Business News of Thursday, 12 March 2015
About 98.53 percent of the total government subvention of GH¢937million to public tertiary institutions for 2014 went into the payment of salaries and wages, leaving under two percent for acquisition of assets, goods and services to train students, data from the National Council for Tertiary Education has shown. Between 2007 and 2014, there has been an average of about 870 percent increase in compensation paid to academic staff working in all the public tertiary institutions.
In 2013 there was an allocation of GH¢485million by government to tertiary institutions, out of which GH¢472 million representing 97 percent was spent on compensation.
In 2012 GH¢470million was allocated; however, GH¢454million of the said amount representing 96 percent was used in paying salaries and benefits for staff of the public universities.
The inadequacy of the subvention percentage used in acquisition of assets and services for training the growing number of students has raised questions about the adequacy of facilities for teaching and learning in the country’s public universities.
Studies have shown that: “The lack of adequate academic and residential facilities means that these institutions have to embark on highly selective admission procedures”.
Currently, there is about 4,117 teaching staff in all the ten polytechnics and the eight major public universities teaching 181,404 students — 53,078 in polytechnics and 128,326 in public universities. A recent B&FT analysis of data provided by the National Council for Tertiary Education (NCTE) indicates that of the total academic staff in universities, 317 are professors/associate professors while 514 are senior lecturers, with 1,490 and 354 being lecturers and assistant lecturers respectively.
In general, enrolment in university has accelerated since the 1990s, when there were only government-owned institutions.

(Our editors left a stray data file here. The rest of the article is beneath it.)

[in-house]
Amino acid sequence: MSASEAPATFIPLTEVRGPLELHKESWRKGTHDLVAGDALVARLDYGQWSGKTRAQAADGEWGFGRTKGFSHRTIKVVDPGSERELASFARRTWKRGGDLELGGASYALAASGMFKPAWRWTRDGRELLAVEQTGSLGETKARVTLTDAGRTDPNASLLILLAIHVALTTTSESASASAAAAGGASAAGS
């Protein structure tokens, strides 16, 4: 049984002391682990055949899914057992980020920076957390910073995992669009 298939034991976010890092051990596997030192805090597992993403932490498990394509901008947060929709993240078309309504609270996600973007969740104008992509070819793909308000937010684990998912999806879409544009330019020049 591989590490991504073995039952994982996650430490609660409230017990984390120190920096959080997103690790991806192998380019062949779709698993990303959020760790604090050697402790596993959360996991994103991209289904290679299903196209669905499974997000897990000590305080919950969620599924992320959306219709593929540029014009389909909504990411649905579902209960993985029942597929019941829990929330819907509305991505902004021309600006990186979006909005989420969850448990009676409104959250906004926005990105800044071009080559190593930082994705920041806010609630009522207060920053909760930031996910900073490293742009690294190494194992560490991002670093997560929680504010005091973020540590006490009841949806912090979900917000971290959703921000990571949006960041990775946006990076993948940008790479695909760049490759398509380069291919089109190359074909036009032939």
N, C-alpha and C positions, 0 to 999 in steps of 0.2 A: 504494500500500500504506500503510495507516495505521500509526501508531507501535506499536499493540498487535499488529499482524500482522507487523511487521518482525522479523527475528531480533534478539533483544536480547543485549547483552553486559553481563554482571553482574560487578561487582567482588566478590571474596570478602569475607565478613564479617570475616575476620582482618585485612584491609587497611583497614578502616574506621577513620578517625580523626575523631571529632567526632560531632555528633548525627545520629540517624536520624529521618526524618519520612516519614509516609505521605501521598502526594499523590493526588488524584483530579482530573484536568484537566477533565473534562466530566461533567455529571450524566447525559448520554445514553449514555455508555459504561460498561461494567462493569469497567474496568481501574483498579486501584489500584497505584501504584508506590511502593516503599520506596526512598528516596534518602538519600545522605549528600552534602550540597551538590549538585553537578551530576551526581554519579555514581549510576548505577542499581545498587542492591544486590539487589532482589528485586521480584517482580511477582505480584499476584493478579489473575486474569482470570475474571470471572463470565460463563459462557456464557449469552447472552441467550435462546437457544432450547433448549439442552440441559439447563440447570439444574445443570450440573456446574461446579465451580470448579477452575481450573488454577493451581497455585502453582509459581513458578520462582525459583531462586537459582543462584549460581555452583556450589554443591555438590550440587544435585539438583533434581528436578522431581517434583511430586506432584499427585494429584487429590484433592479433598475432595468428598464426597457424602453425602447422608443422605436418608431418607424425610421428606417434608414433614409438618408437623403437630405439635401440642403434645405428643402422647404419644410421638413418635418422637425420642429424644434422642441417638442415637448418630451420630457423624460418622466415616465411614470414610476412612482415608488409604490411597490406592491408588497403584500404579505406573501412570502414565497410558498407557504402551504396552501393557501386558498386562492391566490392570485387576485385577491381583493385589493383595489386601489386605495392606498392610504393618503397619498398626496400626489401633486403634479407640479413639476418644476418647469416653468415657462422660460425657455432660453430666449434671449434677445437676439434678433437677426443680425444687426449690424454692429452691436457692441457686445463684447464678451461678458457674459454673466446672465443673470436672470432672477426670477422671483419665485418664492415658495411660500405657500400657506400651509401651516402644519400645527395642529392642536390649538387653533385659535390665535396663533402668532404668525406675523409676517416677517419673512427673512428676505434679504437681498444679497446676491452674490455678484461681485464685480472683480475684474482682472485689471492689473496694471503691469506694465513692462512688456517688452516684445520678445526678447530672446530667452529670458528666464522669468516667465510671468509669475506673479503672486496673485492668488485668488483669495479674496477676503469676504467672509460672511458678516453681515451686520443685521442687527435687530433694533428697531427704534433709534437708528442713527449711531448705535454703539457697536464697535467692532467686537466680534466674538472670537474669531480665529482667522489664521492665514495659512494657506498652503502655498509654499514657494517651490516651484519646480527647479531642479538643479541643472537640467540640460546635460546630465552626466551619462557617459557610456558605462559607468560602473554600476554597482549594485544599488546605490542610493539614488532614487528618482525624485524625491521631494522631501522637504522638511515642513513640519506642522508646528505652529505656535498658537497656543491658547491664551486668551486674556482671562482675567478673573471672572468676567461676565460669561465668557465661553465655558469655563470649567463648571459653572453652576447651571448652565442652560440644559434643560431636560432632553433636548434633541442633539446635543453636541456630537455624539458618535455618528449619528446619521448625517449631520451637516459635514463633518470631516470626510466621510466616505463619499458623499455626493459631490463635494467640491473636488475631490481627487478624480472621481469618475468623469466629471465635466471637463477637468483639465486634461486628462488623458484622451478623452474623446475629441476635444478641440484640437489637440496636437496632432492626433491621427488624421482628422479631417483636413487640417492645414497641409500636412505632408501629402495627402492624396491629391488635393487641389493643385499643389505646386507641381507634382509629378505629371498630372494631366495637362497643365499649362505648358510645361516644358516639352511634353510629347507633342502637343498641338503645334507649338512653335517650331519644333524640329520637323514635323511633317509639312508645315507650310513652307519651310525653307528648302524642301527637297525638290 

The ratio of academic population to student population is six times less than the required internationally acceptable student-to-teacher ratio in all disciplines.
According to the NCTE data, the number of people enrolled in various universities – including public and private – stood at 183,687 in 2012/13, with public universities accounting for 70 percent of all students. In 1990/91 there were barely 10,000 people attending university in Ghana.
Professor Joshua Yindenaba Abor, Dean of the University of Ghana Business School, believes that the demand for tertiary education has increased the number of students in universities but with very few lecturers to meet the demand — as a freeze on public university lecturer recruitment is still in force. The huge increase in allocation for compensation, largely the payment of wages and salaries, is also attributable to operationalisation of the Single Spine Salary Structure (SSSS).
The Government of Ghana introduced a new pay policy, the Single Spine Pay Policy (SSPP) effective January 2010, and the Fair Wages and Salaries Commission (FWSC) mandated to implement it in a fair and transparent manner.
The SSPP is intended to drive the Public Service Pay Administration with the objective of ensuring equity, fairness and transparency in Public Service Salary Administration, as well as to enhance performance and productivity.
The Policy also sets out to remove distortions and inequities in wages and salaries, and enhance performance and productivity in the public services.
The premium paid to workers on various levels on the SSSS was designed to bring the salaries of skills in short supply to be close or equal to the actual market value of such skills.